Standardize the location of expiration dates in consumer products.
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The Republic Act No. 7394 of 1992 also known as the Consumer Act of the Philippines defines expiry or expiration date as a date placed on the packaging of a product after which the product will no longer hold its potency and safety and will be prohibited to be sold. Although it was a clear statement, it does not entail precise regulations concerning the location of expiration dates on products. Take the images above as an instance. Both are classified as canned goods but the locations of their expiry are inconsistent. The product in Figure 1 exhibits its expiry under the can and the product in Figure 2 shows its expiry at the top of the can.
Apart from canned goods, some cases even involve medicines. The image in Figure 3 presents an example of a particular pre-packed drug. Without further observation, the inadequately embossed expiration date of the product cannot be recognized. Other than that, each capsule does not possess their own expiration date which imposes another disadvantage to the consumers. If the customer could or would only acquire a portion of a mat of that medicine, then the section where the expiry is positioned would be cut off. The insufficiency of provision of expiration date can also lead to retailers’ deception of buyers. They could sell the product beyond the expiration date and could deceive their customers into availing it.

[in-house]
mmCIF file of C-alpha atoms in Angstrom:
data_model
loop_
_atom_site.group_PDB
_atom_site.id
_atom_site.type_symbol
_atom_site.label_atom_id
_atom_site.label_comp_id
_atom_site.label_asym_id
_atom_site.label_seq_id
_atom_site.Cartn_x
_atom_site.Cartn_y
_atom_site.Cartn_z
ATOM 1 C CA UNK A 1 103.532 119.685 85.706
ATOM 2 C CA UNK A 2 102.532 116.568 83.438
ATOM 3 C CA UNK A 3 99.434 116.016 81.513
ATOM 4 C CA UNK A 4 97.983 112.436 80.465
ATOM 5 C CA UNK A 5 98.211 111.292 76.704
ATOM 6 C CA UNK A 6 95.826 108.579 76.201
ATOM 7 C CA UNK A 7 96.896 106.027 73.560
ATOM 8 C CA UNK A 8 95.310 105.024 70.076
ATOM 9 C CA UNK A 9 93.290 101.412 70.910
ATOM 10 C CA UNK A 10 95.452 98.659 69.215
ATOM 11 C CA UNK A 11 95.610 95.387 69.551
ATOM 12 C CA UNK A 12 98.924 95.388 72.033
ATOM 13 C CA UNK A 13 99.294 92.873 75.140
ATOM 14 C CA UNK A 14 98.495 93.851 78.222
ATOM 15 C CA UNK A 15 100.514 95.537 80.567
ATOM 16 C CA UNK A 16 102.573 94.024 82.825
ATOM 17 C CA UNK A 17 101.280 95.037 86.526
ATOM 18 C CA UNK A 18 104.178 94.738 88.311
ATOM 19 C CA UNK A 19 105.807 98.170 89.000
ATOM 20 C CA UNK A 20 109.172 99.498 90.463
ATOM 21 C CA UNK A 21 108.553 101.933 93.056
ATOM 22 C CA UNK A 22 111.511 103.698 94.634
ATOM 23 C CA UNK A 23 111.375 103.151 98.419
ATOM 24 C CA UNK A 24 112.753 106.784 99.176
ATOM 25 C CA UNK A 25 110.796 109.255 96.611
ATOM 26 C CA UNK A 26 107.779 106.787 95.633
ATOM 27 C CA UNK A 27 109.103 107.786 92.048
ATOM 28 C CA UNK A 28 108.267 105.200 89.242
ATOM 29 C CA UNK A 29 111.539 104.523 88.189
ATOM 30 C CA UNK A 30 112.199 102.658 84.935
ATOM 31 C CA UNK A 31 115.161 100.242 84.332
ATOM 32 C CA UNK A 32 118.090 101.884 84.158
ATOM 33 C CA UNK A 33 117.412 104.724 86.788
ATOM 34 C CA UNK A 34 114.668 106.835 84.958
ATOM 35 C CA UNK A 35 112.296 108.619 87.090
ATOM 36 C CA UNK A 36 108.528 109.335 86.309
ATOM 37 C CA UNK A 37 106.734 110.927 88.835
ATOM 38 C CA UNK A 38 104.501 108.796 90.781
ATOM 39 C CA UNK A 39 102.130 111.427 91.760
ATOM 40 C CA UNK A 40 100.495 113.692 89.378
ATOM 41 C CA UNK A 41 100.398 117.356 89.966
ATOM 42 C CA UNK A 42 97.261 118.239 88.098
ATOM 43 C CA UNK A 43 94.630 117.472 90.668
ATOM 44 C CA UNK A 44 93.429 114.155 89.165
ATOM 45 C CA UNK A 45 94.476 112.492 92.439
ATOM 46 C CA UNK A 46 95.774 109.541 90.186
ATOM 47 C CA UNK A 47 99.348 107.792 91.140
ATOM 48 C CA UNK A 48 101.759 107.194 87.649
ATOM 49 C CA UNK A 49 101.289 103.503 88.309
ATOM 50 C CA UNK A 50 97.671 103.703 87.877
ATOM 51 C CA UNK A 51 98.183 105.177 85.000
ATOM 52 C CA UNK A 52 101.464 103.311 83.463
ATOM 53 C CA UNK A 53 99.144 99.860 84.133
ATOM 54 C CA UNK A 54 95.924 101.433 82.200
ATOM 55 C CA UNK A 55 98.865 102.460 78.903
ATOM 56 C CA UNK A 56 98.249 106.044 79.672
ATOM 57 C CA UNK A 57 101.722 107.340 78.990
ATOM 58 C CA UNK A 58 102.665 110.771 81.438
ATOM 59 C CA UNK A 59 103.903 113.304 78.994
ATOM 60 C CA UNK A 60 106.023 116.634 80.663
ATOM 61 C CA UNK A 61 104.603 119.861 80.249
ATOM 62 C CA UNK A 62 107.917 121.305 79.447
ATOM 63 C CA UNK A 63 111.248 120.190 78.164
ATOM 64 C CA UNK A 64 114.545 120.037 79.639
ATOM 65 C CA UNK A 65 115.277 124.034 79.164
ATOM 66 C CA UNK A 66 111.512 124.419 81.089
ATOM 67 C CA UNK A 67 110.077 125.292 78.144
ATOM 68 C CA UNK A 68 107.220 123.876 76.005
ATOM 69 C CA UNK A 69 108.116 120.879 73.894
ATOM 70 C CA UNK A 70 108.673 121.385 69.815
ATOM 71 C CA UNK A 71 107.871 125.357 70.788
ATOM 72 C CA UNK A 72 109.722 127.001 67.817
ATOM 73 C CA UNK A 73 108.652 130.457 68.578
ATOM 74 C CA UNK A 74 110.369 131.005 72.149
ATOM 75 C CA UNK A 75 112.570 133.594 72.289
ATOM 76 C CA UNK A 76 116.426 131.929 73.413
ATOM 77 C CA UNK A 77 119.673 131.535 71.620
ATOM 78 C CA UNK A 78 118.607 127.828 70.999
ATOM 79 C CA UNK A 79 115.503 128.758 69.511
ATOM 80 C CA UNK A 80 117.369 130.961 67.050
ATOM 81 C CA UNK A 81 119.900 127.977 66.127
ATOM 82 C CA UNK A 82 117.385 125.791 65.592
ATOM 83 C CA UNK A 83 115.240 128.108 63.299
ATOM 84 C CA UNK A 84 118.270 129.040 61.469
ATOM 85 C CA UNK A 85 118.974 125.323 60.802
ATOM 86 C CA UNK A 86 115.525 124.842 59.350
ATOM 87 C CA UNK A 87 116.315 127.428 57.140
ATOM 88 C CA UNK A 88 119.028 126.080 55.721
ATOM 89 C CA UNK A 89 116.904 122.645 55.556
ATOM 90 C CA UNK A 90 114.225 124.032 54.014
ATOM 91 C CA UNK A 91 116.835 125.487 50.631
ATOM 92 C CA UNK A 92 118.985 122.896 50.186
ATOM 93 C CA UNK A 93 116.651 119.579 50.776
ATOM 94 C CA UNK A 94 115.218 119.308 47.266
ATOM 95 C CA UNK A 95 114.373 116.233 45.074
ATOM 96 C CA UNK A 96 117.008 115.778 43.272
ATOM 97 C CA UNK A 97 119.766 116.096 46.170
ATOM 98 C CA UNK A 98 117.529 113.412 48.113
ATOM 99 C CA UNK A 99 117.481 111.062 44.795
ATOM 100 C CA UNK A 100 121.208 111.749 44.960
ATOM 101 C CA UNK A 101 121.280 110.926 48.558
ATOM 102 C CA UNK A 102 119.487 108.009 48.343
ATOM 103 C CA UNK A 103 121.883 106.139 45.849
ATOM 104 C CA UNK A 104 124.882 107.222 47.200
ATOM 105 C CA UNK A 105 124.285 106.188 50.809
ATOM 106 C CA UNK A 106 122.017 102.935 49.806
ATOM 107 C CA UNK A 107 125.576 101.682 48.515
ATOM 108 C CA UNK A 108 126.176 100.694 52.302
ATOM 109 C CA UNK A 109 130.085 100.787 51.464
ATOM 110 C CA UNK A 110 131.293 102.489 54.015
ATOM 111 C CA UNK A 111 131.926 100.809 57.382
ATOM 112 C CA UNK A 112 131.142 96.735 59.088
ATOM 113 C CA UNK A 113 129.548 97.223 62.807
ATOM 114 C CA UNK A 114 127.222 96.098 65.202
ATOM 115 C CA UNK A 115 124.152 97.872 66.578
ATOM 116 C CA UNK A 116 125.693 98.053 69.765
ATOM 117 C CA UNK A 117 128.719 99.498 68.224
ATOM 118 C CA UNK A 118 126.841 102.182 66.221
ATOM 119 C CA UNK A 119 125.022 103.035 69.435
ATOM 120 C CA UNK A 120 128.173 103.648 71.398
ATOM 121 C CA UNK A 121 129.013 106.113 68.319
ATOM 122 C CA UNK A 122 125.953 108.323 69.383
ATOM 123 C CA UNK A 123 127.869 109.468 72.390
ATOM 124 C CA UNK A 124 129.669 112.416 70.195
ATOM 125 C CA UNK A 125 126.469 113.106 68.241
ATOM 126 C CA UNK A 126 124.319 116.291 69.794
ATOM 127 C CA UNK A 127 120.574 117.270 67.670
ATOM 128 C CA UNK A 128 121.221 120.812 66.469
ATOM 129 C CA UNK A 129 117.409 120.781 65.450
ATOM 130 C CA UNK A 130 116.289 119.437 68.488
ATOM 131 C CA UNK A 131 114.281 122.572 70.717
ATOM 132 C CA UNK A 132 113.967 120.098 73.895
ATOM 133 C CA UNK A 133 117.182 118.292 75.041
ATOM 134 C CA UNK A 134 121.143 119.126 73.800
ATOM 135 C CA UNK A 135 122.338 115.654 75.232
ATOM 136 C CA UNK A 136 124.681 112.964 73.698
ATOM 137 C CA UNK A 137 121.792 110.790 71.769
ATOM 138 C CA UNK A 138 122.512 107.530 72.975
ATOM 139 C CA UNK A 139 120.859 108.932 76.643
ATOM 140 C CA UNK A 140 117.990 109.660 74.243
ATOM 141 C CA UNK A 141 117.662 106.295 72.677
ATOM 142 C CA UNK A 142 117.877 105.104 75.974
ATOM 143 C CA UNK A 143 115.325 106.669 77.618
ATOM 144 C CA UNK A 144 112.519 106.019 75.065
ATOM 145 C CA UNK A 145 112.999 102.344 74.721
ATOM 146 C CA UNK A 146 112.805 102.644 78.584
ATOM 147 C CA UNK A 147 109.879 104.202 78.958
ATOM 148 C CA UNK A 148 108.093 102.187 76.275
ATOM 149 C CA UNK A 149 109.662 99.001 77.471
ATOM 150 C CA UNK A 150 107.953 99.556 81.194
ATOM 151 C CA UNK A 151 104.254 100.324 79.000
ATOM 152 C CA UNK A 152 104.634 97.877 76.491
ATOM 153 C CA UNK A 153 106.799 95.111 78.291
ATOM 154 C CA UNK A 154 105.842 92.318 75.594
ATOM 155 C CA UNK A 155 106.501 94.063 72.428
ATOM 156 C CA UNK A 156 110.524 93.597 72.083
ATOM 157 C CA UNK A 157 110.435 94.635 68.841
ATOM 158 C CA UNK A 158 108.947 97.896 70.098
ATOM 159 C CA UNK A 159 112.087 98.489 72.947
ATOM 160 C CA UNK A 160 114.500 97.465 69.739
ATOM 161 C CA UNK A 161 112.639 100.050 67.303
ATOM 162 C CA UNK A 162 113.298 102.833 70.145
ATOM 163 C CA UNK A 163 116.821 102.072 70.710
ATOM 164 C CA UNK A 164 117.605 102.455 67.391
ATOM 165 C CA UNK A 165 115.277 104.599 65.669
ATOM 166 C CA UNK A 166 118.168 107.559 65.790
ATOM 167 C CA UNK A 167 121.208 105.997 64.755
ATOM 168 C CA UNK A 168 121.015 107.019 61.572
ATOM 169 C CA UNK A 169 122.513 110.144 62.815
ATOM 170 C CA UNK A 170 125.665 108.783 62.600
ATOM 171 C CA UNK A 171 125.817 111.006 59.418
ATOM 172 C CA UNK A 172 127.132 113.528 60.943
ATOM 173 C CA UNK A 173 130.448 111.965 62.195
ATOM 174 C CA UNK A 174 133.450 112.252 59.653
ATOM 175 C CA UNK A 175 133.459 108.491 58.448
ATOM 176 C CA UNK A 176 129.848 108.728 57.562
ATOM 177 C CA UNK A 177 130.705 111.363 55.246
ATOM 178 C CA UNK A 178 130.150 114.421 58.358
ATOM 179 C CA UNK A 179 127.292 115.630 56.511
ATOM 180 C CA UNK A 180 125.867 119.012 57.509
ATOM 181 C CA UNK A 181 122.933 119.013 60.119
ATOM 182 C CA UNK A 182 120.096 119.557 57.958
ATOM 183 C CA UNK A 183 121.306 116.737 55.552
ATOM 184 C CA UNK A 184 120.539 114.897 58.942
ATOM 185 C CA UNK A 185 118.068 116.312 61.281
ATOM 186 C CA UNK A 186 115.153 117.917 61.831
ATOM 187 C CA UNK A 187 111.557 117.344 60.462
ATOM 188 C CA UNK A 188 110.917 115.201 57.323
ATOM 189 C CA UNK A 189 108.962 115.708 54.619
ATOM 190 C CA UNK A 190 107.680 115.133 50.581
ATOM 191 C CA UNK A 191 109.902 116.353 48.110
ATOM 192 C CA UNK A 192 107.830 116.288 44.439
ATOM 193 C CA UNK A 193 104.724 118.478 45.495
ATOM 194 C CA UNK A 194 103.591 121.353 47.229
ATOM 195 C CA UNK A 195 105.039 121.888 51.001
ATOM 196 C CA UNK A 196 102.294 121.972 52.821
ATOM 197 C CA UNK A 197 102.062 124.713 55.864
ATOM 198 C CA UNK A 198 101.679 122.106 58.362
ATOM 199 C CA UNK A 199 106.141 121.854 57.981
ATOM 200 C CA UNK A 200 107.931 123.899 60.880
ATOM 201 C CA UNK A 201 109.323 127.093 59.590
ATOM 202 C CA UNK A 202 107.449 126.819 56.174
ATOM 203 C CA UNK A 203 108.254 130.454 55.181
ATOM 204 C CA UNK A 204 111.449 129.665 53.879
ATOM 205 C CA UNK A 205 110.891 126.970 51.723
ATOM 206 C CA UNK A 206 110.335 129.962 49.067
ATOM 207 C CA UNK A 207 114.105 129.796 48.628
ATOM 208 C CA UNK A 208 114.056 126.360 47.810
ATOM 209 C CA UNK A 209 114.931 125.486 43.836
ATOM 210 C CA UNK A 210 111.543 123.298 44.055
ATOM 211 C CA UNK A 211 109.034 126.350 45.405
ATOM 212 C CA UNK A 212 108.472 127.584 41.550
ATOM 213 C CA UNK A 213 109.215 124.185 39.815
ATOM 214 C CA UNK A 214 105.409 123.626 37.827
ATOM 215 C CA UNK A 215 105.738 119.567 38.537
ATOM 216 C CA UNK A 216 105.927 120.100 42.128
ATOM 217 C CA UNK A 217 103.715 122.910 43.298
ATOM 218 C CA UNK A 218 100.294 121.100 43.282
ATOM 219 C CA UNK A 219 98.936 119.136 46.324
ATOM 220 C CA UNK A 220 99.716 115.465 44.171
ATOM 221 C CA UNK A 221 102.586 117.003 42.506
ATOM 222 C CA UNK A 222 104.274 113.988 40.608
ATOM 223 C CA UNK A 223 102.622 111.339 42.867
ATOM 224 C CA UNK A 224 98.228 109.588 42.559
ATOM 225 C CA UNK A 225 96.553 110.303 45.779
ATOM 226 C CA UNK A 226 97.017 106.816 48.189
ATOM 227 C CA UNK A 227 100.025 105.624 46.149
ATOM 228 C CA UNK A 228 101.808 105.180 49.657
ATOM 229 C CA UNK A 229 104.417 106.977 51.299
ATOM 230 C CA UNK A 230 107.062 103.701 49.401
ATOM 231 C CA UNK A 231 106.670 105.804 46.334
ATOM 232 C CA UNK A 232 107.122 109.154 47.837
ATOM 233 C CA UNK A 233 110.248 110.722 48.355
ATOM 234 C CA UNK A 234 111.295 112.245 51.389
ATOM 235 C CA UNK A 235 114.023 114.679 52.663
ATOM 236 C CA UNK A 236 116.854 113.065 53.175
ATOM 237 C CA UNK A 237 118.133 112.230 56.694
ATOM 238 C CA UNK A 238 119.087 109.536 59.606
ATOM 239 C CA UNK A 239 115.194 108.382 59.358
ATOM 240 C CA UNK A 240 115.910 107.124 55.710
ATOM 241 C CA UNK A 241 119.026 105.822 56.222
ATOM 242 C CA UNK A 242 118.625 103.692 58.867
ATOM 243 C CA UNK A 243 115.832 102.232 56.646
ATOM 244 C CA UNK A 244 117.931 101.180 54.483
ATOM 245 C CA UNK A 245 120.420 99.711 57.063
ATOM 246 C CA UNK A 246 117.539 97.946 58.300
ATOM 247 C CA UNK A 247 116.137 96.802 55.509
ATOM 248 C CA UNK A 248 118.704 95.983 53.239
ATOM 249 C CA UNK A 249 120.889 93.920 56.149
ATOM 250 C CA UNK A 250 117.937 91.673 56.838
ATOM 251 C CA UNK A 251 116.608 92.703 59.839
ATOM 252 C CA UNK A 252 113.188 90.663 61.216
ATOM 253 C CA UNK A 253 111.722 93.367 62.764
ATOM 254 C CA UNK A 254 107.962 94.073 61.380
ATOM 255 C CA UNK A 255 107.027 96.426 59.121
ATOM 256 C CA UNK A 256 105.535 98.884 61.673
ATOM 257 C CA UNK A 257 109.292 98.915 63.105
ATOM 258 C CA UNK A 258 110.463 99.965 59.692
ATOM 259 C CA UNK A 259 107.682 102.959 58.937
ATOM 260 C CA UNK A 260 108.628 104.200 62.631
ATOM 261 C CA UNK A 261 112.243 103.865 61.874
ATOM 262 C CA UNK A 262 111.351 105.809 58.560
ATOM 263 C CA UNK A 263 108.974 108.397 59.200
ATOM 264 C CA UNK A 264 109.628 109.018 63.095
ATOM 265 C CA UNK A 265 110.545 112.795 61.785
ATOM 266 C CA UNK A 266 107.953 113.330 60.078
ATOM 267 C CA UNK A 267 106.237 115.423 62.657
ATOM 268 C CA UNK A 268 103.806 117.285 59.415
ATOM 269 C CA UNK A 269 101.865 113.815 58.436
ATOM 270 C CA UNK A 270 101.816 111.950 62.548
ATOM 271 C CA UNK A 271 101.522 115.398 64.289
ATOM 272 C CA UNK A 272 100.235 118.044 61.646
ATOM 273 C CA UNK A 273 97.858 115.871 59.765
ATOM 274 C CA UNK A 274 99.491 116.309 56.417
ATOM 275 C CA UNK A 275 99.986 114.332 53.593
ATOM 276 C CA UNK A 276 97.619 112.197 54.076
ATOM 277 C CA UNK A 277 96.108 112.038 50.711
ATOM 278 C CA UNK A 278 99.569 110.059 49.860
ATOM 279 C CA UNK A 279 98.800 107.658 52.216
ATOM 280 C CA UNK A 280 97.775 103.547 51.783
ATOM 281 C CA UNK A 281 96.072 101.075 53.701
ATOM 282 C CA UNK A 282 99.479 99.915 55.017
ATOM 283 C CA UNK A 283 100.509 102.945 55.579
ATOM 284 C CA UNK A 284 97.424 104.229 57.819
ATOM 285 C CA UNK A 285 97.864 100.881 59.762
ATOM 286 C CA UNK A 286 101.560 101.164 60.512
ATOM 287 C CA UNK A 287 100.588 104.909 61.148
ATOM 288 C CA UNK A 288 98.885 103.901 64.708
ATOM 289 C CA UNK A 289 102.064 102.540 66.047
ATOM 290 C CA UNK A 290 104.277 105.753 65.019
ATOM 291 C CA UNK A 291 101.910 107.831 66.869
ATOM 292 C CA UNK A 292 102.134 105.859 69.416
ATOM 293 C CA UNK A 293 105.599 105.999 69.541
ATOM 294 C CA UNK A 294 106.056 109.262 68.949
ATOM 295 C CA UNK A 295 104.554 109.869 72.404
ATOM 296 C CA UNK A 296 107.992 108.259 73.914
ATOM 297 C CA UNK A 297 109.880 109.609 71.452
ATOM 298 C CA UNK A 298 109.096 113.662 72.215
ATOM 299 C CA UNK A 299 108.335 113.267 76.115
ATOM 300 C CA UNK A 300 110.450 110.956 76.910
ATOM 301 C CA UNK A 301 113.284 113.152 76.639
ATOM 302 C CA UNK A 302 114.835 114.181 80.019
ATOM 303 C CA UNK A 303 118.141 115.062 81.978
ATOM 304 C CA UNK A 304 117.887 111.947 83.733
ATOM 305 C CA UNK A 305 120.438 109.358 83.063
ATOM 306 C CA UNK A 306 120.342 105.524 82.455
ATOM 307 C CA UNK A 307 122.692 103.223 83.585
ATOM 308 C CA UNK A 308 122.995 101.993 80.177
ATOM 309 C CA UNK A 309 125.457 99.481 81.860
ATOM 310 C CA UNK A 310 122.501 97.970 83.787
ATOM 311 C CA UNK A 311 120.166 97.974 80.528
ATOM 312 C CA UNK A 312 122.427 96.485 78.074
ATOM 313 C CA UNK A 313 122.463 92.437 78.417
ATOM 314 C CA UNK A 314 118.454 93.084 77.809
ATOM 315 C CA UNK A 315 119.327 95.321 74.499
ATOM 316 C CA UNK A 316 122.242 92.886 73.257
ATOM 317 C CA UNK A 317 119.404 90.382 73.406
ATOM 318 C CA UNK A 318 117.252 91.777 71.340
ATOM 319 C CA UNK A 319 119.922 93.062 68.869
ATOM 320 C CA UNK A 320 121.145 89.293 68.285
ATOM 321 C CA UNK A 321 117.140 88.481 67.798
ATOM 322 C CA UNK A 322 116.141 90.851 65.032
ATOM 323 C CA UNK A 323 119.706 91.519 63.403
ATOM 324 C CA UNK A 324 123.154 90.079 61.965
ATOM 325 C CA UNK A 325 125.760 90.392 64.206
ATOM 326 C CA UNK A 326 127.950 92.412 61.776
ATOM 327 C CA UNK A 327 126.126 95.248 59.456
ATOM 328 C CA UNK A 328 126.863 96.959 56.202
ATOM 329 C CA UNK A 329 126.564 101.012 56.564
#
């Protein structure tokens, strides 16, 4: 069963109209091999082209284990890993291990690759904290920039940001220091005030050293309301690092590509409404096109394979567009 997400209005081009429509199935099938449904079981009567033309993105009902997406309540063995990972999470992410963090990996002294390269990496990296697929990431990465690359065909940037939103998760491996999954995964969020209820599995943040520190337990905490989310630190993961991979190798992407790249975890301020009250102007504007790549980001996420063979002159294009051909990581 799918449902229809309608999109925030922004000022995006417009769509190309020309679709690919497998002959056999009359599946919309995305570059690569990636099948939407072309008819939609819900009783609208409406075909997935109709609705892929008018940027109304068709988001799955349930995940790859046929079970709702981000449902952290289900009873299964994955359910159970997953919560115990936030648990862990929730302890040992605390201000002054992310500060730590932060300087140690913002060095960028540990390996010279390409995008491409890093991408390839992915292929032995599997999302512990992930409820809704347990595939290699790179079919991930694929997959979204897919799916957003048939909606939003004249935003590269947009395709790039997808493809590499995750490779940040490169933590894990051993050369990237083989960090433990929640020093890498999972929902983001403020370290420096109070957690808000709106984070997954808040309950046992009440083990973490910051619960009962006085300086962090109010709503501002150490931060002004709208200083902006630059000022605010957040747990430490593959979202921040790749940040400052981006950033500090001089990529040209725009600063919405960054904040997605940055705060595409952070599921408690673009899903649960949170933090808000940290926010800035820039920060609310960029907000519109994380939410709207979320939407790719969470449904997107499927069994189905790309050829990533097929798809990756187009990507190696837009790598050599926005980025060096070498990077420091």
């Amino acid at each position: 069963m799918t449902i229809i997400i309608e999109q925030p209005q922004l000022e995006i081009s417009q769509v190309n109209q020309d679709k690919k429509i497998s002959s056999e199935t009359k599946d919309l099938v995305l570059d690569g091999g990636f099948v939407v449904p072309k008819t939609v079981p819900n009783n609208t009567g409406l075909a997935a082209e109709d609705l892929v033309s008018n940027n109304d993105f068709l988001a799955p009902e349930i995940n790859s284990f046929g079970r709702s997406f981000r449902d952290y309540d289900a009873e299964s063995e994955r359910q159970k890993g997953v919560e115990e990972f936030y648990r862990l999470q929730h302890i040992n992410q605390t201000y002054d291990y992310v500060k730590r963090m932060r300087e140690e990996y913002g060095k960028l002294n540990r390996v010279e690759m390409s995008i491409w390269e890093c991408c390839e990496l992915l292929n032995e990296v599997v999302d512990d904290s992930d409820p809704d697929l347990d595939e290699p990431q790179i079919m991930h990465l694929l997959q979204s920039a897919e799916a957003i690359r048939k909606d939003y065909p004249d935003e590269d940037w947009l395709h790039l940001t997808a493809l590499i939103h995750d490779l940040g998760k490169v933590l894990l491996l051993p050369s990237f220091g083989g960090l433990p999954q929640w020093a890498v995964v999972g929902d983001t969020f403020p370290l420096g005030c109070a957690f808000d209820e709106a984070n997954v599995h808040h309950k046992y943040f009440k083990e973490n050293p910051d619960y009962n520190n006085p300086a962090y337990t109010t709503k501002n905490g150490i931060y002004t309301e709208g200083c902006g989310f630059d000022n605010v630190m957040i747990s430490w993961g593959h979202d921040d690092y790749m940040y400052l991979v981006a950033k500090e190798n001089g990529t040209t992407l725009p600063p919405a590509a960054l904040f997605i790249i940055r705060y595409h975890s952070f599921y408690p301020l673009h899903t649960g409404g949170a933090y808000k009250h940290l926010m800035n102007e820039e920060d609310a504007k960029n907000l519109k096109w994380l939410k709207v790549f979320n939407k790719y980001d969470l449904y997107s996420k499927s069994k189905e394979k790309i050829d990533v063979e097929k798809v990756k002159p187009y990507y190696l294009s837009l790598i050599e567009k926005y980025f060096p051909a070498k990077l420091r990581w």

Unnoticeable labelling of expiration dates would leave the customers clueless whether the products are safe for ingestion. To ensure the health and safety of the consumers, may the Food and Drug Administration initiate a law requiring manufacturing companies to embed expiration dates in a standard location in the product’s packaging depending on its classification. Such law would eliminate the previously enumerated predicaments.
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